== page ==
The Process of Collaborative Law in Divorce Processes

St. Louis, MO (PressExposure) June 15, 2008 -- In dispute resolutions pertaining to divorce issues, mediation and collaborative law are above all the most reliable means in ending a marriage. Mediation is one of the growing ways of resolving divorce issues. It tends to be less adversarial, more private, less expensive, and faster than traditional litigation.

Collaborative divorce is similar with mediation, but with more support than mediation, is a dispute resolution where both sides are represented by attorneys but commit to negotiating a settlement without engaging in litigation.

There is a parallel between collaborative law and mediation, in that both are facilitative processes. However, in collaborative law, the parties are fully informed about the law and the consequences of various options, and their advocates facilitate the negotiations.

Some believe that mediation may not be appropriate for all relationships, especially those that included physical or emotional abuse, or an imbalance of power and knowledge about the parties' finances. Learn more of this with the st. louis collaborative divorce.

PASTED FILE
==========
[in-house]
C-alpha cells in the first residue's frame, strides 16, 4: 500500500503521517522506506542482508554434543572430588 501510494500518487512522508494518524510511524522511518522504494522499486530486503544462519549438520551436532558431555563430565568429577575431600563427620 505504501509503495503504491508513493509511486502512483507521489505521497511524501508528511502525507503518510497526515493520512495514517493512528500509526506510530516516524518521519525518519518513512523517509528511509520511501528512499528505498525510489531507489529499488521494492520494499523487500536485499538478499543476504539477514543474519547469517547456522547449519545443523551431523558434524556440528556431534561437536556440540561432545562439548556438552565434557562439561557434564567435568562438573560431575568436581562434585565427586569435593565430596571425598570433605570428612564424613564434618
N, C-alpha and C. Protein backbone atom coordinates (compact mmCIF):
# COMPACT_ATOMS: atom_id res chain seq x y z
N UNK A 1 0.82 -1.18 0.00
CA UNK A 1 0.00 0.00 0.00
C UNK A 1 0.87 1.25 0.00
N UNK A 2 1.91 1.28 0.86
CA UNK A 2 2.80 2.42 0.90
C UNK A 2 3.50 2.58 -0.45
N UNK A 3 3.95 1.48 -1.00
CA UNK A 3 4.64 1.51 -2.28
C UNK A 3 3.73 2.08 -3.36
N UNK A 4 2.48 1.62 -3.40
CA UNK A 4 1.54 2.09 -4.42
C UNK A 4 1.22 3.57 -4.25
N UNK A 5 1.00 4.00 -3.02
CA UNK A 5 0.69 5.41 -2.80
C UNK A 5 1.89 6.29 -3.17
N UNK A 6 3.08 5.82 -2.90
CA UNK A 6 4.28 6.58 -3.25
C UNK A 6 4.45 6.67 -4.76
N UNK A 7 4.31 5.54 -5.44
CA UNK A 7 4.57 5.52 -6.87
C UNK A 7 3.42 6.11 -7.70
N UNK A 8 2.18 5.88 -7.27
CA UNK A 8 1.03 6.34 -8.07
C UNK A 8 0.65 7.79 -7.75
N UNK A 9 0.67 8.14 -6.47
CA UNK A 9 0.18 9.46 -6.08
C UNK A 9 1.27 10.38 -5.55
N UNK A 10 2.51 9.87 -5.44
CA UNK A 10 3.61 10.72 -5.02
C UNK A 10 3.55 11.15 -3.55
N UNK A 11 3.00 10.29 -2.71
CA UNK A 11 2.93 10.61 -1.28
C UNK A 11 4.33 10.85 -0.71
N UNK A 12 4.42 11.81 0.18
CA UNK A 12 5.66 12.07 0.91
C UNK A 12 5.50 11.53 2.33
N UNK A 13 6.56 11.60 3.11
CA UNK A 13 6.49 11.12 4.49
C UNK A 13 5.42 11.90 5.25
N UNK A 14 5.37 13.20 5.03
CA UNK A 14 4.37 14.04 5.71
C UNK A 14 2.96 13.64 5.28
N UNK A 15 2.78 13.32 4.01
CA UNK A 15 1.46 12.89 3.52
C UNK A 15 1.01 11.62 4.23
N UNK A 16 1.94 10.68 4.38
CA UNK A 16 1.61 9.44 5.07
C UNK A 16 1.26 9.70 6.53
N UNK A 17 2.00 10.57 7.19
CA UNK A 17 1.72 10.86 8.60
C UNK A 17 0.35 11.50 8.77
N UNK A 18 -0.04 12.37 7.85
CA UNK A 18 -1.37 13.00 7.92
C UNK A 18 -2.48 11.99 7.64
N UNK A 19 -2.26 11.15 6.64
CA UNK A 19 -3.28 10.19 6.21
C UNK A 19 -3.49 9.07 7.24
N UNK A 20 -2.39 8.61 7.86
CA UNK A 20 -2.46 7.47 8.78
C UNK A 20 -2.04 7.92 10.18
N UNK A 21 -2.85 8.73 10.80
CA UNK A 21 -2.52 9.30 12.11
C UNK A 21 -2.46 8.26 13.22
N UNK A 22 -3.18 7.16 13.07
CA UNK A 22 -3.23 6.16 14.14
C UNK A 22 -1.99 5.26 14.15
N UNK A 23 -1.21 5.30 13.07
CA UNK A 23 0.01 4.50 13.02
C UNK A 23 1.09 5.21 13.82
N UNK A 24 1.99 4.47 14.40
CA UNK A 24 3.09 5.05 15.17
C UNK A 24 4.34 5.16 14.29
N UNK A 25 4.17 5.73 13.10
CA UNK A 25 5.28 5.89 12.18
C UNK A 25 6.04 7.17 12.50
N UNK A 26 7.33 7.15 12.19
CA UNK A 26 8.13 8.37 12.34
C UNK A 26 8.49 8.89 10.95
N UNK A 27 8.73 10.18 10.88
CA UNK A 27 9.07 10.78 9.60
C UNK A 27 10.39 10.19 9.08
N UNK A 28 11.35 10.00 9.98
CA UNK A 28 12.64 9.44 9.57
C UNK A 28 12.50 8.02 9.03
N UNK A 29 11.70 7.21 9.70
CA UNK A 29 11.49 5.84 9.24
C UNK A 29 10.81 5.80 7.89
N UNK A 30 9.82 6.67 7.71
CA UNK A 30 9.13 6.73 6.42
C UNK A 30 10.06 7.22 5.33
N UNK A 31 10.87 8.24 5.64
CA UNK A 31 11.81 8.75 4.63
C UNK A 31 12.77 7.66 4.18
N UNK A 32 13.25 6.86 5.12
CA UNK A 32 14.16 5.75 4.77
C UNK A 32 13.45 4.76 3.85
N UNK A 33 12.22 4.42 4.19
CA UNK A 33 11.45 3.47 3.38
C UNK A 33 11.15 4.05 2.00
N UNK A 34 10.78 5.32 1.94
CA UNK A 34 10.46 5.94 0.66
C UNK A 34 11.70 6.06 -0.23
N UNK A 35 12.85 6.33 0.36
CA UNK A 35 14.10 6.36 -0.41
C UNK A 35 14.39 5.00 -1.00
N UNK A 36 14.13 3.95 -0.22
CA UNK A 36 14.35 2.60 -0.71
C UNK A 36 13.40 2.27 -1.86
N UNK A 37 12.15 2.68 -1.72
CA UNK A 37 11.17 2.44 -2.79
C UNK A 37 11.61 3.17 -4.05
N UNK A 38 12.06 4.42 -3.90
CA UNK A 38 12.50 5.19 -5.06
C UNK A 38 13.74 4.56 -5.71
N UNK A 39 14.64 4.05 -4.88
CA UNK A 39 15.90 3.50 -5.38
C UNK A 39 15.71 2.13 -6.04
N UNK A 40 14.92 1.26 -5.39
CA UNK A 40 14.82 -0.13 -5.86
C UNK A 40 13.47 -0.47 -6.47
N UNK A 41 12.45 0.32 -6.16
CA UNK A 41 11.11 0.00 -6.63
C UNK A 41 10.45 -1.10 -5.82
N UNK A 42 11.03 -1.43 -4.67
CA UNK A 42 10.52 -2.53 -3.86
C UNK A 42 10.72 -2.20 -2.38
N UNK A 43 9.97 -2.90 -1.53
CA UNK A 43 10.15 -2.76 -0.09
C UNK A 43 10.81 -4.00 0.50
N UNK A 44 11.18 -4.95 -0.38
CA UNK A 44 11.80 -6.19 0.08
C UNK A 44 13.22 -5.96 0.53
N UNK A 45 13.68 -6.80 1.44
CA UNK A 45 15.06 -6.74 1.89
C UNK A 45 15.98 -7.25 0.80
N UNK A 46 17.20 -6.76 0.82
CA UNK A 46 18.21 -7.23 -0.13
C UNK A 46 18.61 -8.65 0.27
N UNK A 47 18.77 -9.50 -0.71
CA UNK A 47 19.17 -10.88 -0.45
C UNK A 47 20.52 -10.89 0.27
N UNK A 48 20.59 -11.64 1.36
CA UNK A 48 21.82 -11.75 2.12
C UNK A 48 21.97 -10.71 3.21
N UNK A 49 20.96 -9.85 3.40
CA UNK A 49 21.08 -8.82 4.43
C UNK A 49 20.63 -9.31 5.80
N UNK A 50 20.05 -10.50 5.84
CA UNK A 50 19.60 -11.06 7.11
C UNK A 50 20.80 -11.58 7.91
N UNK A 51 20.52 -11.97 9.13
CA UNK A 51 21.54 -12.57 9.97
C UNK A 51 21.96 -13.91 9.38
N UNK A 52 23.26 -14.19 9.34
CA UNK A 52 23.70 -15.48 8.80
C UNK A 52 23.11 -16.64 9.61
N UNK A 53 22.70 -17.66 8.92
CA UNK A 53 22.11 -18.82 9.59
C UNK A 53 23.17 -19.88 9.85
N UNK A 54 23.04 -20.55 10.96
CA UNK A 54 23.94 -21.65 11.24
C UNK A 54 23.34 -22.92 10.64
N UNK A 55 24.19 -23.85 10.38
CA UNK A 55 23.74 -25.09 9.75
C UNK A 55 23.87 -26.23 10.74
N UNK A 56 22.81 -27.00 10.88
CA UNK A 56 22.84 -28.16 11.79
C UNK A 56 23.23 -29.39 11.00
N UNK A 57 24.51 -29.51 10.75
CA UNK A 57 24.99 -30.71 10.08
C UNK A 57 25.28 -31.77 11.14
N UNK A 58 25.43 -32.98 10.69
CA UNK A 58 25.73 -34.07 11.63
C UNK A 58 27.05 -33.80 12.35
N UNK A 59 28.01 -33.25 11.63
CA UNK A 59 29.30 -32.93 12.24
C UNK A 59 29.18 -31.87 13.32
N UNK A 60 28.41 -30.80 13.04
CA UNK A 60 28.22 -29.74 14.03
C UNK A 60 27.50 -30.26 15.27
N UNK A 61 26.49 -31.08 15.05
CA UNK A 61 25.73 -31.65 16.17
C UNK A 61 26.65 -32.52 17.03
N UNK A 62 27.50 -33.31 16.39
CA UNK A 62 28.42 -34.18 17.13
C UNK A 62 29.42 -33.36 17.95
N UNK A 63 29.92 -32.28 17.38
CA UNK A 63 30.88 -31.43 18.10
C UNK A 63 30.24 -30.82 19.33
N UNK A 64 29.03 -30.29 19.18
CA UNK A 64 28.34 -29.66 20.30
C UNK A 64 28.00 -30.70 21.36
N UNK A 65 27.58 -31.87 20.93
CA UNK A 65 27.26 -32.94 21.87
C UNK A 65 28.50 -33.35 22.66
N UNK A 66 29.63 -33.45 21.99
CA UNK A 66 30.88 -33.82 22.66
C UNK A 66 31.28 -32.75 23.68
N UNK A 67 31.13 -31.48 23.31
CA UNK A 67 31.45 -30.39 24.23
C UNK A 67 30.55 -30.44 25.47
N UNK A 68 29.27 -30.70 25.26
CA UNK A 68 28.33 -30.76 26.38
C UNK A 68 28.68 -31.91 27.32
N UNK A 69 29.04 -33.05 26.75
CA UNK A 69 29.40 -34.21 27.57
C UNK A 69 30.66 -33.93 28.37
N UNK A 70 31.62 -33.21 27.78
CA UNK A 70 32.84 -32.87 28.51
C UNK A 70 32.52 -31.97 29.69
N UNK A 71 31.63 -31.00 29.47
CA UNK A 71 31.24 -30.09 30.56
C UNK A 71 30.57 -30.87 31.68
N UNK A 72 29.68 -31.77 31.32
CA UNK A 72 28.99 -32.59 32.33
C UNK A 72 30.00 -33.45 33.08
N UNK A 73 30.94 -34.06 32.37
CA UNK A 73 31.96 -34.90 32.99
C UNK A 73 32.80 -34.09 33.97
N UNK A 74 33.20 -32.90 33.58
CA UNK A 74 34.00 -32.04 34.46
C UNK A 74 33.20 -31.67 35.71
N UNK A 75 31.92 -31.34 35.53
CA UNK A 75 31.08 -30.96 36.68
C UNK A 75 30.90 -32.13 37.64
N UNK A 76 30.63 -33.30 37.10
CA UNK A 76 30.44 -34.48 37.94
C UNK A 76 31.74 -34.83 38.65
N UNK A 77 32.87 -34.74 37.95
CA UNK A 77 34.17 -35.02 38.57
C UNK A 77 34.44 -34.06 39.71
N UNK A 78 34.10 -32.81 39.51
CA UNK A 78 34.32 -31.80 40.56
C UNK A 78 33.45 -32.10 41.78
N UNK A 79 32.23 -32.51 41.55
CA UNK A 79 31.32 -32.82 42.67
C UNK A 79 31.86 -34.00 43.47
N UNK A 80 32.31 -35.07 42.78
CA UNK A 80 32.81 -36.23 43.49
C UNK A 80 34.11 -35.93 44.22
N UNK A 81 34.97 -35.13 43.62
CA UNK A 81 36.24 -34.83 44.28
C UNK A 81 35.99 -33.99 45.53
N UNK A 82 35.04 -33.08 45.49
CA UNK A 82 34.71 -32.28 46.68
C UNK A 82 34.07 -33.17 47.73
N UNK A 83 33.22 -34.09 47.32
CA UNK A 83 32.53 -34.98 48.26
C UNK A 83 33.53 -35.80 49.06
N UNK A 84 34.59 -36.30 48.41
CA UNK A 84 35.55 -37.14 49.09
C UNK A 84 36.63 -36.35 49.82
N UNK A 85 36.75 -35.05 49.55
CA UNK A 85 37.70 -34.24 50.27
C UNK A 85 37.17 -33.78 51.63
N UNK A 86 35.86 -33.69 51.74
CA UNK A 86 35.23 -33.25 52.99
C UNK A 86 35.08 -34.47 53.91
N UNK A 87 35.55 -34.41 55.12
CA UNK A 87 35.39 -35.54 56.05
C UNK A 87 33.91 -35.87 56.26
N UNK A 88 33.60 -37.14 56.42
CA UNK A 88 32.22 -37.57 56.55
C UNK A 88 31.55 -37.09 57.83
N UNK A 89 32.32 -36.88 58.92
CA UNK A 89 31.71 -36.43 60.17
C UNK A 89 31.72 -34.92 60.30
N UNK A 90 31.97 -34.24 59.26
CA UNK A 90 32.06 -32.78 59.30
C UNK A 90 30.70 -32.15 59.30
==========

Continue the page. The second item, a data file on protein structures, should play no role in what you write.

Collaborative law is an agreement from the beginning of the dispute not to go to court. Mediation is often ordered during the course of the litigation process. In mediation, the mediator is a neutral third party who doesn't represent or advise either side. Check out what the st. louis collaborative divorce has to offer about this.

Because of the additional support of attorneys and expert neutrals, such as financial specialists and coaches, the success rate of a collaborative divorce is very high. In the rare event that the collaborative divorce process ends without the parties reaching a settlement, the collaborative lawyers become disqualified, and are replaced by new counsel. Learn more about this with the st. louis collaborative divorce.

The reasoning is that the collaborative lawyers' sole interest will be to settle the case; and lawyers who specialize in collaborative divorce will often have additional training and skills to assist parties to settle.

Non-court based dispute resolution approaches such as this may reduce the trauma of divorce for all parties. Some believe that mediation may not be appropriate for all relationships, especially those that included physical or emotional abuse, or an imbalance of power and knowledge about the parties' finances, for example. Collaborative divorce, because of its additional support for parties, is better equipped to handle relationships with a history of abuse. If you want more information about collaborative divorces, then visit the st. louis collaborative divorce for more details.

Press Release Submitted On: June 12, 2008 at 6:30 am
This article has been viewed 8191 time(s).